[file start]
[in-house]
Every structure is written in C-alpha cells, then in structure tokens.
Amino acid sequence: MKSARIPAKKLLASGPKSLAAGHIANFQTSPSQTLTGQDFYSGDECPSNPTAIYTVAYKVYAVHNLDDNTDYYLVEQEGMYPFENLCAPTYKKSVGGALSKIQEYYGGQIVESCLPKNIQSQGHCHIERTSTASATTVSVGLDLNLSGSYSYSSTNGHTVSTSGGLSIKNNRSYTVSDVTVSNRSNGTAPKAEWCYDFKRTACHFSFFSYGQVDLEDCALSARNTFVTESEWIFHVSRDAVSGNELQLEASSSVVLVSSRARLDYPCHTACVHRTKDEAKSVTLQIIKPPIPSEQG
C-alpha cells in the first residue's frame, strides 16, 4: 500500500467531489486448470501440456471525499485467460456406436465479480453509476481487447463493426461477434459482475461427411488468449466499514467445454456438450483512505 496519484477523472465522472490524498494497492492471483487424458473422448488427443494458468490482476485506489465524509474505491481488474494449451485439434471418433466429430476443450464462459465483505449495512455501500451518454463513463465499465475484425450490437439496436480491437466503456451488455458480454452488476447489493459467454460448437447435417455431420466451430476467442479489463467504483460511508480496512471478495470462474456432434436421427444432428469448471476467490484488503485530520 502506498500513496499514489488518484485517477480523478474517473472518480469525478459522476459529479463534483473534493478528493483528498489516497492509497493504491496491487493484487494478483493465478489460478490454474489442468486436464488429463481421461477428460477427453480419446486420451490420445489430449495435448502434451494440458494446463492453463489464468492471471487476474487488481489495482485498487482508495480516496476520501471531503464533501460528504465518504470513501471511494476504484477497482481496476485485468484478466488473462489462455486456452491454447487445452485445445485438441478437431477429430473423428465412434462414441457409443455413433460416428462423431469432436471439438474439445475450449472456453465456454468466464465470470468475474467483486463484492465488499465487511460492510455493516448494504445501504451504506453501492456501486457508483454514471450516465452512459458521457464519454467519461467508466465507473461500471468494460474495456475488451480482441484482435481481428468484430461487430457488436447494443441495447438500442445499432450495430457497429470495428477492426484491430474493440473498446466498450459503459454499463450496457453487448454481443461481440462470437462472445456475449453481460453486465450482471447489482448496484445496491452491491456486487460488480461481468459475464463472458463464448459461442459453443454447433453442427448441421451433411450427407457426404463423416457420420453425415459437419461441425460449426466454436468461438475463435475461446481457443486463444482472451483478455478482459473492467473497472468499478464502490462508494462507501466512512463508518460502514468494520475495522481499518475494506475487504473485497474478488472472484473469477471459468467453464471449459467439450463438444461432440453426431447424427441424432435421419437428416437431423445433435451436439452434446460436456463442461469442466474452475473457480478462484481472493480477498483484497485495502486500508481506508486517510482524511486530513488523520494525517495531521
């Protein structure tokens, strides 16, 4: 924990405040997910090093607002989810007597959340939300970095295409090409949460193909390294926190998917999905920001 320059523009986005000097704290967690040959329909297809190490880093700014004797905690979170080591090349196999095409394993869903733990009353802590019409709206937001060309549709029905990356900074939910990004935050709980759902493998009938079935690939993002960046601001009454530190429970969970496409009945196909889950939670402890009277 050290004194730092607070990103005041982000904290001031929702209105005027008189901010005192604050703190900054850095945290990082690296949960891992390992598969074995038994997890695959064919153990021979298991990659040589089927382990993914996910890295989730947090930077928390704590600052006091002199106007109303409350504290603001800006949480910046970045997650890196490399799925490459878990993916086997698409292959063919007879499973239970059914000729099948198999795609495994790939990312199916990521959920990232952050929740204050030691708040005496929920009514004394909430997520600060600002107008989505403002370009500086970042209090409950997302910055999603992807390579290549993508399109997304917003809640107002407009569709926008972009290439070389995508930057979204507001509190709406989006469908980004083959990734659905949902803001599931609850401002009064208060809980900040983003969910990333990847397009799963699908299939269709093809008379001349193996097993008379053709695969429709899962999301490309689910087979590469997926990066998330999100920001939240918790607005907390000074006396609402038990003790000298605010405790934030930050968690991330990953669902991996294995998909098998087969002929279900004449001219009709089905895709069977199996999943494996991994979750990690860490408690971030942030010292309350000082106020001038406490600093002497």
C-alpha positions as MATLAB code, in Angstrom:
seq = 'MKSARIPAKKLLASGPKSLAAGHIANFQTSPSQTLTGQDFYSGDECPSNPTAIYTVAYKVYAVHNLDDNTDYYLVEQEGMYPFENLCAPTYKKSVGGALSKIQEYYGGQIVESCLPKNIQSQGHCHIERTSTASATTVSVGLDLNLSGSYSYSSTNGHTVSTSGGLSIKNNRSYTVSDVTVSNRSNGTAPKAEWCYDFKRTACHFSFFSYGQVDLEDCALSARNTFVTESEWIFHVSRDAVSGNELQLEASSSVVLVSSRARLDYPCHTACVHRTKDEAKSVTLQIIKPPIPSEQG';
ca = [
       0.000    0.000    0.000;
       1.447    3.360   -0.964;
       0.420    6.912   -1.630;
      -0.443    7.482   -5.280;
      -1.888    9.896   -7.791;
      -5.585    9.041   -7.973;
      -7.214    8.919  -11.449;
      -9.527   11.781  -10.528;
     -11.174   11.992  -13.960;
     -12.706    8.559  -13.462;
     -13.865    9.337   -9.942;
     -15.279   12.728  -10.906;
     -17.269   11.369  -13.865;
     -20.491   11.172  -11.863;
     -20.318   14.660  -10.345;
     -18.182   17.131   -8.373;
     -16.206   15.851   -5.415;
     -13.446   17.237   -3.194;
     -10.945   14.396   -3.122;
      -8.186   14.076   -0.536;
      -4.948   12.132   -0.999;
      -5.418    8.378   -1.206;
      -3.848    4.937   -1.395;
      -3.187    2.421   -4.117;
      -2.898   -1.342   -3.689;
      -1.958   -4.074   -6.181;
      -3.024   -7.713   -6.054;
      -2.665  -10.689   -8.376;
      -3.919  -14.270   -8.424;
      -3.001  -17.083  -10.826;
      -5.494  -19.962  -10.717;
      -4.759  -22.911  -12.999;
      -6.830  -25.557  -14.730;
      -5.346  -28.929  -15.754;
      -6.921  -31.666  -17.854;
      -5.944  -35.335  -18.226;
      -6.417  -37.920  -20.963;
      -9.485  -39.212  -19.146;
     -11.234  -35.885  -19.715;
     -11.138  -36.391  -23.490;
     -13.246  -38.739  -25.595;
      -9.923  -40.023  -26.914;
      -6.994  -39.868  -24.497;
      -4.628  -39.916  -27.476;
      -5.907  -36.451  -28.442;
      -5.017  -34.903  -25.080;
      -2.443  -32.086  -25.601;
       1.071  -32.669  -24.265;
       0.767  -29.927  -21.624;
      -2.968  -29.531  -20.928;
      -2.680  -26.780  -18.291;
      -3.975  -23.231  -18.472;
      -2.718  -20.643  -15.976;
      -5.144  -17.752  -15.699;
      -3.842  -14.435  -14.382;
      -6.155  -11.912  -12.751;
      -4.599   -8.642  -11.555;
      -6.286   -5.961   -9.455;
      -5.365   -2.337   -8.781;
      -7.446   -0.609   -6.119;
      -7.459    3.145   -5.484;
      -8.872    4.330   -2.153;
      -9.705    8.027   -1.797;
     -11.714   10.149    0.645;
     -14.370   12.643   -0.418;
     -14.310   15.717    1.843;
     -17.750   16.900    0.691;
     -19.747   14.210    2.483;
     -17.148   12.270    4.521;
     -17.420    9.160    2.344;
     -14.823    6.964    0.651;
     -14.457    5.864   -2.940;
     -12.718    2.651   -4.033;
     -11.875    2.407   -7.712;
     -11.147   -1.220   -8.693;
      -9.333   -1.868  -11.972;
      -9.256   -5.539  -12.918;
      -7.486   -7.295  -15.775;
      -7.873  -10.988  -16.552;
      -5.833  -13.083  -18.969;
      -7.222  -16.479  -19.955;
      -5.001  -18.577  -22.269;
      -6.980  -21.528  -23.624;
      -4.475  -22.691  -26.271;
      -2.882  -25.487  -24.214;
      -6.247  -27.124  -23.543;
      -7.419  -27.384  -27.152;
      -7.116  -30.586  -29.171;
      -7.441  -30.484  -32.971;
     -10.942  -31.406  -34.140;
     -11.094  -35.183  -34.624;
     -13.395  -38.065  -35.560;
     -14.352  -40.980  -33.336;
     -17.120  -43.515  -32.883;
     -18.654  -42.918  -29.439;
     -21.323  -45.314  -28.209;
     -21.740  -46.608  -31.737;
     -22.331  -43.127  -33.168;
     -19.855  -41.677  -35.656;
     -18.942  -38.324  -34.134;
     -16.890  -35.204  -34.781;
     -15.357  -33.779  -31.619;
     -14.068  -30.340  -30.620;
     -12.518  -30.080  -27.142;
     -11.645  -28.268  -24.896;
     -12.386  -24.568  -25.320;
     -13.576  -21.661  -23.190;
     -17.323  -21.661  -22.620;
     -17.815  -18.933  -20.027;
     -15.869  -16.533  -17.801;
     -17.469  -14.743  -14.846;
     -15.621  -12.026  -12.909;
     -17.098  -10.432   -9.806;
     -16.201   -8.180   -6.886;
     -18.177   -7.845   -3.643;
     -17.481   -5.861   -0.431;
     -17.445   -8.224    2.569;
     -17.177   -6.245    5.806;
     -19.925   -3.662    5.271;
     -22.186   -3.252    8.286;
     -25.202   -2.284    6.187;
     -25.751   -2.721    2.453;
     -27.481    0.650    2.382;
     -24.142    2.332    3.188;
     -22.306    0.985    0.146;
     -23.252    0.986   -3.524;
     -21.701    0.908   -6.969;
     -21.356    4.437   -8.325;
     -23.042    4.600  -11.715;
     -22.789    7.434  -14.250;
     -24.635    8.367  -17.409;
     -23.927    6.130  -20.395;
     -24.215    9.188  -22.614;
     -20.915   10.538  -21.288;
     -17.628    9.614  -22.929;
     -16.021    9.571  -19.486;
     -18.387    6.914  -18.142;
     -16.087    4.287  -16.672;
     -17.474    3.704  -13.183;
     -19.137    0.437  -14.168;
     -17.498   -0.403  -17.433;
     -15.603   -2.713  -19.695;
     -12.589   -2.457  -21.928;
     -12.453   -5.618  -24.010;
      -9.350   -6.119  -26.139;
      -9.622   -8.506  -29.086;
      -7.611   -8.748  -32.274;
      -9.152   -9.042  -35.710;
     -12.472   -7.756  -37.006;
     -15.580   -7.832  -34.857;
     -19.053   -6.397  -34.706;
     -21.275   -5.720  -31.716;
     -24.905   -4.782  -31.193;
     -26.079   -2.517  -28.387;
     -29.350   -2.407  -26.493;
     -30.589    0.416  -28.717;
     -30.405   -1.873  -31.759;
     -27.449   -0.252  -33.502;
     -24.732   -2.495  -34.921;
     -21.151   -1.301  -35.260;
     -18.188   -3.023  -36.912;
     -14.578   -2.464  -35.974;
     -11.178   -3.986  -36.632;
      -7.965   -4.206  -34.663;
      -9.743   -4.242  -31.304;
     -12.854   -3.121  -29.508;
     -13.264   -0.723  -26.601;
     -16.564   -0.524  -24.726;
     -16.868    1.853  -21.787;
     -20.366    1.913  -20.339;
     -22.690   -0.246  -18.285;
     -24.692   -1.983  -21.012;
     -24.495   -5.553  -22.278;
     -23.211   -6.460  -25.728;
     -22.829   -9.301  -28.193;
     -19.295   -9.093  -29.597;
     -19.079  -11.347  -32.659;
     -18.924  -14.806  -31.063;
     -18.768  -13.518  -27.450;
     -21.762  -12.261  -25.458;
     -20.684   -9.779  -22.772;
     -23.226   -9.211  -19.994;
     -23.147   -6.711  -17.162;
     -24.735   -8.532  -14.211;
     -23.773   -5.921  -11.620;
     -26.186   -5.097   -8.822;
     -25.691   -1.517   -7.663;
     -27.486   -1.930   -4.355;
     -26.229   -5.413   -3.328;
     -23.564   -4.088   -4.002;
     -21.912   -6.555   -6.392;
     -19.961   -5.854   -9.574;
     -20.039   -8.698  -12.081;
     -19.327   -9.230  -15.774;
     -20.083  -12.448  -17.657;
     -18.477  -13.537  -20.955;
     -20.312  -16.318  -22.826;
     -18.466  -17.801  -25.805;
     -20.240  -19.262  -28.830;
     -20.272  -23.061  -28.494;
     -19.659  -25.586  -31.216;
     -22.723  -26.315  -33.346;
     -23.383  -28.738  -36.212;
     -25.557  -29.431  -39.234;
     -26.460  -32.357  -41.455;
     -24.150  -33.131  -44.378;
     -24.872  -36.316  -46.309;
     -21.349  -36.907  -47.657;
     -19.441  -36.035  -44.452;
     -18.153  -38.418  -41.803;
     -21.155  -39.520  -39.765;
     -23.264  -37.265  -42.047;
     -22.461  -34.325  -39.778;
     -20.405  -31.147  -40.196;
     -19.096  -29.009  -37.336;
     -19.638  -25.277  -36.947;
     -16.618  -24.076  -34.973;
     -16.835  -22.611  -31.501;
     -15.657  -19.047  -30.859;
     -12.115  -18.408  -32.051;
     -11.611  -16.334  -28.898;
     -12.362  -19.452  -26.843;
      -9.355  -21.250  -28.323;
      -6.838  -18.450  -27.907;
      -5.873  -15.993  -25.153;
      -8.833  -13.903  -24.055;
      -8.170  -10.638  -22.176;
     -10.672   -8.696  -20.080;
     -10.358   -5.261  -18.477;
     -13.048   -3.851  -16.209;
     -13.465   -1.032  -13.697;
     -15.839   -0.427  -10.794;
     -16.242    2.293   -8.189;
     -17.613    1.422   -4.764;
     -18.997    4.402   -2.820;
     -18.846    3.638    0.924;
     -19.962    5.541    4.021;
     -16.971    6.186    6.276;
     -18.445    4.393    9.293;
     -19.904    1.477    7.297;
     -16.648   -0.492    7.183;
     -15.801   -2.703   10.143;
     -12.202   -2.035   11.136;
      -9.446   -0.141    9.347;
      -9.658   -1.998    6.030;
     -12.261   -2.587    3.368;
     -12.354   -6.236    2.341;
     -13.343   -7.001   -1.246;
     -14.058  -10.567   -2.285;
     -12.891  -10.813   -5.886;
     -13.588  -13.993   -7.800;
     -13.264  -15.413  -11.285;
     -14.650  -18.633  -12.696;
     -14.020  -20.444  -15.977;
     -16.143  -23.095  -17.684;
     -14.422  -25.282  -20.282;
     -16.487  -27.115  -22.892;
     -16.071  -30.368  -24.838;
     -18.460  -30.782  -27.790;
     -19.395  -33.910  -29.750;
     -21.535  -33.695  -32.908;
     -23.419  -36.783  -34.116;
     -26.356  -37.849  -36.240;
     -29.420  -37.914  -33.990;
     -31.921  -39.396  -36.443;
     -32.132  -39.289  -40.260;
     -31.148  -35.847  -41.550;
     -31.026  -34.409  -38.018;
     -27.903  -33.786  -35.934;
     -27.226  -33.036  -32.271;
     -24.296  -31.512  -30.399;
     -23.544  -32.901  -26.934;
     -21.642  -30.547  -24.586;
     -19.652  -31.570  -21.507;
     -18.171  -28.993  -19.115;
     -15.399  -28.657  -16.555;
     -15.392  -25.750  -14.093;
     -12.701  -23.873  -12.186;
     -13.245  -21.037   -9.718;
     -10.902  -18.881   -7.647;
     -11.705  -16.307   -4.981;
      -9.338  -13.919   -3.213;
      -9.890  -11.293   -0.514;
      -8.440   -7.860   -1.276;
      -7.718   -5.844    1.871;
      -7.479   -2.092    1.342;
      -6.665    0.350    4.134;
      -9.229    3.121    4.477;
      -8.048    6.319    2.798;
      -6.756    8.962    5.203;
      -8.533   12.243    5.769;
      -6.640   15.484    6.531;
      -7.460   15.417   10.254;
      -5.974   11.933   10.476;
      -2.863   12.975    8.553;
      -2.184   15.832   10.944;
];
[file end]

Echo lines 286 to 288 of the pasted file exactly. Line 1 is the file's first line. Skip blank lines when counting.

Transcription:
     -12.701  -23.873  -12.186;
     -13.245  -21.037   -9.718;
     -10.902  -18.881   -7.647;